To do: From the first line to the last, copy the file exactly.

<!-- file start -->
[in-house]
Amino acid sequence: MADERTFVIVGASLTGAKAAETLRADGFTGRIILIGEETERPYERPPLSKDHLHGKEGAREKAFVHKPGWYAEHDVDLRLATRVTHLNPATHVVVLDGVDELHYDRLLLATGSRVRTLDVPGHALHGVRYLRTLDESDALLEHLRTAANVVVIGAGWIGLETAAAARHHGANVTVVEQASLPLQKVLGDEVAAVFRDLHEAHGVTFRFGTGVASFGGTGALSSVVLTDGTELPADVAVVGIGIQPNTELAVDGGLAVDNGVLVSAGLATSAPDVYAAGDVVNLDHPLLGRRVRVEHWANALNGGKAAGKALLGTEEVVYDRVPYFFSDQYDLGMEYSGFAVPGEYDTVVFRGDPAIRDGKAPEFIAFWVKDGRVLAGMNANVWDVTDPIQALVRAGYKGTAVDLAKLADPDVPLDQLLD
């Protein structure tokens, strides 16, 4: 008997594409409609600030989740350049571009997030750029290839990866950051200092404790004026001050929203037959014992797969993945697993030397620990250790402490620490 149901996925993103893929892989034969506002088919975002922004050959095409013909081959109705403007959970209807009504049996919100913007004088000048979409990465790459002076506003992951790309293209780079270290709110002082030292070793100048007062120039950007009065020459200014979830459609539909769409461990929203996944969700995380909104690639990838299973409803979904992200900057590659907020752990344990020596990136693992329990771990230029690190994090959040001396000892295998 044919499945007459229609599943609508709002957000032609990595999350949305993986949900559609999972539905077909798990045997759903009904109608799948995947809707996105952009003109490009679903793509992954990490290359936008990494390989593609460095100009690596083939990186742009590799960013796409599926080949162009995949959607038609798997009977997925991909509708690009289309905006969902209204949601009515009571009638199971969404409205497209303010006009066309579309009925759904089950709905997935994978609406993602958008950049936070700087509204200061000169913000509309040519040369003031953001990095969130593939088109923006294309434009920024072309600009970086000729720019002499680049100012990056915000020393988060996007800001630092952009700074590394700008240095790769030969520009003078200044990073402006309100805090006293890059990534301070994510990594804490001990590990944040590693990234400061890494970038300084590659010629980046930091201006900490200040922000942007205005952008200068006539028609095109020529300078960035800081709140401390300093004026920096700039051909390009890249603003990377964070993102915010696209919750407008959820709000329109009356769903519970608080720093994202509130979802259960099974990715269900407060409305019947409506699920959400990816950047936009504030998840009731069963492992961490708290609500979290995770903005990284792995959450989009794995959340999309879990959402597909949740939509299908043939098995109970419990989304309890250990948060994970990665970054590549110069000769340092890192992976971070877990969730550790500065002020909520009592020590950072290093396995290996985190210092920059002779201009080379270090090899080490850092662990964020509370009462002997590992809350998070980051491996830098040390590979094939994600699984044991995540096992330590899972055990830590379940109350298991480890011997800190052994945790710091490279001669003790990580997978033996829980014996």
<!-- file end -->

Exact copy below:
[in-house]
Amino acid sequence: MADERTFVIVGASLTGAKAAETLRADGFTGRIILIGEETERPYERPPLSKDHLHGKEGAREKAFVHKPGWYAEHDVDLRLATRVTHLNPATHVVVLDGVDELHYDRLLLATGSRVRTLDVPGHALHGVRYLRTLDESDALLEHLRTAANVVVIGAGWIGLETAAAARHHGANVTVVEQASLPLQKVLGDEVAAVFRDLHEAHGVTFRFGTGVASFGGTGALSSVVLTDGTELPADVAVVGIGIQPNTELAVDGGLAVDNGVLVSAGLATSAPDVYAAGDVVNLDHPLLGRRVRVEHWANALNGGKAAGKALLGTEEVVYDRVPYFFSDQYDLGMEYSGFAVPGEYDTVVFRGDPAIRDGKAPEFIAFWVKDGRVLAGMNANVWDVTDPIQALVRAGYKGTAVDLAKLADPDVPLDQLLD
């Protein structure tokens, strides 16, 4: 008997594409409609600030989740350049571009997030750029290839990866950051200092404790004026001050929203037959014992797969993945697993030397620990250790402490620490 149901996925993103893929892989034969506002088919975002922004050959095409013909081959109705403007959970209807009504049996919100913007004088000048979409990465790459002076506003992951790309293209780079270290709110002082030292070793100048007062120039950007009065020459200014979830459609539909769409461990929203996944969700995380909104690639990838299973409803979904992200900057590659907020752990344990020596990136693992329990771990230029690190994090959040001396000892295998 044919499945007459229609599943609508709002957000032609990595999350949305993986949900559609999972539905077909798990045997759903009904109608799948995947809707996105952009003109490009679903793509992954990490290359936008990494390989593609460095100009690596083939990186742009590799960013796409599926080949162009995949959607038609798997009977997925991909509708690009289309905006969902209204949601009515009571009638199971969404409205497209303010006009066309579309009925759904089950709905997935994978609406993602958008950049936070700087509204200061000169913000509309040519040369003031953001990095969130593939088109923006294309434009920024072309600009970086000729720019002499680049100012990056915000020393988060996007800001630092952009700074590394700008240095790769030969520009003078200044990073402006309100805090006293890059990534301070994510990594804490001990590990944040590693990234400061890494970038300084590659010629980046930091201006900490200040922000942007205005952008200068006539028609095109020529300078960035800081709140401390300093004026920096700039051909390009890249603003990377964070993102915010696209919750407008959820709000329109009356769903519970608080720093994202509130979802259960099974990715269900407060409305019947409506699920959400990816950047936009504030998840009731069963492992961490708290609500979290995770903005990284792995959450989009794995959340999309879990959402597909949740939509299908043939098995109970419990989304309890250990948060994970990665970054590549110069000769340092890192992976971070877990969730550790500065002020909520009592020590950072290093396995290996985190210092920059002779201009080379270090090899080490850092662990964020509370009462002997590992809350998070980051491996830098040390590979094939994600699984044991995540096992330590899972055990830590379940109350298991480890011997800190052994945790710091490279001669003790990580997978033996829980014996």